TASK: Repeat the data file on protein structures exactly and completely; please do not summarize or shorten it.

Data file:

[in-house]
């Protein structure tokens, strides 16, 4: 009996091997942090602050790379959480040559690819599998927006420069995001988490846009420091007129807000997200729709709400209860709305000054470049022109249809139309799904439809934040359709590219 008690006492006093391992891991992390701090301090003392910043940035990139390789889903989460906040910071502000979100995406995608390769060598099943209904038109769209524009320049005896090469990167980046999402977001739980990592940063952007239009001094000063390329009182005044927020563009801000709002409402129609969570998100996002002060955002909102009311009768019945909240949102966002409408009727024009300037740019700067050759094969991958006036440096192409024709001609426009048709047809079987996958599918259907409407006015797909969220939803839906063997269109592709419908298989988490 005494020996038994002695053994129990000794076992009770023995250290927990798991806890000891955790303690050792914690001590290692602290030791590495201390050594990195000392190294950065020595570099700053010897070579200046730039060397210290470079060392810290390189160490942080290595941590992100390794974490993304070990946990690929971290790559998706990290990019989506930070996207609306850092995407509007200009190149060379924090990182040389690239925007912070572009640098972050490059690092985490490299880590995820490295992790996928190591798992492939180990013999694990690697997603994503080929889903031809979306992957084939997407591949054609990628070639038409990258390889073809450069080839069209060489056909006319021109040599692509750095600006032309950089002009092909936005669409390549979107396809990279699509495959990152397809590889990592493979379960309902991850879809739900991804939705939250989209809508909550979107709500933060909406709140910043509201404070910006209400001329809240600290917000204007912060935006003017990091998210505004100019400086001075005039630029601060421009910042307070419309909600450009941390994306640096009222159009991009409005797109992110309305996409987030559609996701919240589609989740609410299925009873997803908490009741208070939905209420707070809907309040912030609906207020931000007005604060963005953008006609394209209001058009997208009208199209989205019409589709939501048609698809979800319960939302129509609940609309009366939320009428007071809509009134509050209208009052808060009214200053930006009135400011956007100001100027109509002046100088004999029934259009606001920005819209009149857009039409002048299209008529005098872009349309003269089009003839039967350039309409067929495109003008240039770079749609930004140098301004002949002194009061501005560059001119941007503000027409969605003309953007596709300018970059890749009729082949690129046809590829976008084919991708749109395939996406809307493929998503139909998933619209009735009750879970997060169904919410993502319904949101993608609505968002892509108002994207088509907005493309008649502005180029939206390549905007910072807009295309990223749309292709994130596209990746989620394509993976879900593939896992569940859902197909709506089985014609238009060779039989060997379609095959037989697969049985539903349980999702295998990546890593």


[in-house]
């Protein structure tokens, strides 16, 4: 009996091997942090602050790379959480040559690819599998927006420069995001988490846009420091007129807000997200729709709400209860709305000054470049022109249809139309799904439809934040359709590219 008690006492006093391992891991992390701090301090003392910043940035990139390789889903989460906040910071502000979100995406995608390769060598099943209904038109769209524009320049005896090469990167980046999402977001739980990592940063952007239009001094000063390329009182005044927020563009801000709002409402129609969570998100996002002060955002909102009311009768019945909240949102966002409408009727024009300037740019700067050759094969991958006036440096192409024709001609426009048709047809079987996958599918259907409407006015797909969220939803839906063997269109592709419908298989988490 005494020996038994002695053994129990000794076992009770023995250290927990798991806890000891955790303690050792914690001590290692602290030791590495201390050594990195000392190294950065020595570099700053010897070579200046730039060397210290470079060392810290390189160490942080290595941590992100390794974490993304070990946990690929971290790559998706990290990019989506930070996207609306850092995407509007200009190149060379924090990182040389690239925007912070572009640098972050490059690092985490490299880590995820490295992790996928190591798992492939180990013999694990690697997603994503080929889903031809979306992957084939997407591949054609990628070639038409990258390889073809450069080839069209060489056909006319021109040599692509750095600006032309950089002009092909936005669409390549979107396809990279699509495959990152397809590889990592493979379960309902991850879809739900991804939705939250989209809508909550979107709500933060909406709140910043509201404070910006209400001329809240600290917000204007912060935006003017990091998210505004100019400086001075005039630029601060421009910042307070419309909600450009941390994306640096009222159009991009409005797109992110309305996409987030559609996701919240589609989740609410299925009873997803908490009741208070939905209420707070809907309040912030609906207020931000007005604060963005953008006609394209209001058009997208009208199209989205019409589709939501048609698809979800319960939302129509609940609309009366939320009428007071809509009134509050209208009052808060009214200053930006009135400011956007100001100027109509002046100088004999029934259009606001920005819209009149857009039409002048299209008529005098872009349309003269089009003839039967350039309409067929495109003008240039770079749609930004140098301004002949002194009061501005560059001119941007503000027409969605003309953007596709300018970059890749009729082949690129046809590829976008084919991708749109395939996406809307493929998503139909998933619209009735009750879970997060169904919410993502319904949101993608609505968002892509108002994207088509907005493309008649502005180029939206390549905007910072807009295309990223749309292709994130596209990746989620394509993976879900593939896992569940859902197909709506089985014609238009060779039989060997379609095959037989697969049985539903349980999702295998990546890593």